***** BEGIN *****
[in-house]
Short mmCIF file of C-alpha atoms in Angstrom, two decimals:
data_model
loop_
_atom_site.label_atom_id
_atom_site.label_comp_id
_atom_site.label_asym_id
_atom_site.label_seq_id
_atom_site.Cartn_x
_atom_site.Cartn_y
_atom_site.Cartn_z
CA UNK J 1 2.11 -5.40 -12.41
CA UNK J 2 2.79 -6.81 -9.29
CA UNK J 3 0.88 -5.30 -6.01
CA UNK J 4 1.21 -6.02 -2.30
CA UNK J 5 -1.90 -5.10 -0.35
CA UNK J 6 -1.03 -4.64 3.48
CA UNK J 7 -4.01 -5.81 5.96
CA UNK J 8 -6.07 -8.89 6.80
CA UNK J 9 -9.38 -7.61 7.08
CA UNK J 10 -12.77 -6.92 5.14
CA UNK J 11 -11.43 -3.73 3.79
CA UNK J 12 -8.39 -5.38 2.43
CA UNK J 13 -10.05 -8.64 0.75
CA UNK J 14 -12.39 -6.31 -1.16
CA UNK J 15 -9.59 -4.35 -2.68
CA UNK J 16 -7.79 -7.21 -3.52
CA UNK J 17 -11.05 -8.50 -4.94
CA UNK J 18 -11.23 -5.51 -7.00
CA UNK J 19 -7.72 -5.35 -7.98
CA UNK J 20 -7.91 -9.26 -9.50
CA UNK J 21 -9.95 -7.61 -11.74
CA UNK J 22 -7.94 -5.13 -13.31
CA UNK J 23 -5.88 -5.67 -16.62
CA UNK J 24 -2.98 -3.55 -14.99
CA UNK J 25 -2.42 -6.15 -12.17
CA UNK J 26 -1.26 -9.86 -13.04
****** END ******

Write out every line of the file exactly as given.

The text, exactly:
[in-house]
Short mmCIF file of C-alpha atoms in Angstrom, two decimals:
data_model
loop_
_atom_site.label_atom_id
_atom_site.label_comp_id
_atom_site.label_asym_id
_atom_site.label_seq_id
_atom_site.Cartn_x
_atom_site.Cartn_y
_atom_site.Cartn_z
CA UNK J 1 2.11 -5.40 -12.41
CA UNK J 2 2.79 -6.81 -9.29
CA UNK J 3 0.88 -5.30 -6.01
CA UNK J 4 1.21 -6.02 -2.30
CA UNK J 5 -1.90 -5.10 -0.35
CA UNK J 6 -1.03 -4.64 3.48
CA UNK J 7 -4.01 -5.81 5.96
CA UNK J 8 -6.07 -8.89 6.80
CA UNK J 9 -9.38 -7.61 7.08
CA UNK J 10 -12.77 -6.92 5.14
CA UNK J 11 -11.43 -3.73 3.79
CA UNK J 12 -8.39 -5.38 2.43
CA UNK J 13 -10.05 -8.64 0.75
CA UNK J 14 -12.39 -6.31 -1.16
CA UNK J 15 -9.59 -4.35 -2.68
CA UNK J 16 -7.79 -7.21 -3.52
CA UNK J 17 -11.05 -8.50 -4.94
CA UNK J 18 -11.23 -5.51 -7.00
CA UNK J 19 -7.72 -5.35 -7.98
CA UNK J 20 -7.91 -9.26 -9.50
CA UNK J 21 -9.95 -7.61 -11.74
CA UNK J 22 -7.94 -5.13 -13.31
CA UNK J 23 -5.88 -5.67 -16.62
CA UNK J 24 -2.98 -3.55 -14.99
CA UNK J 25 -2.42 -6.15 -12.17
CA UNK J 26 -1.26 -9.86 -13.04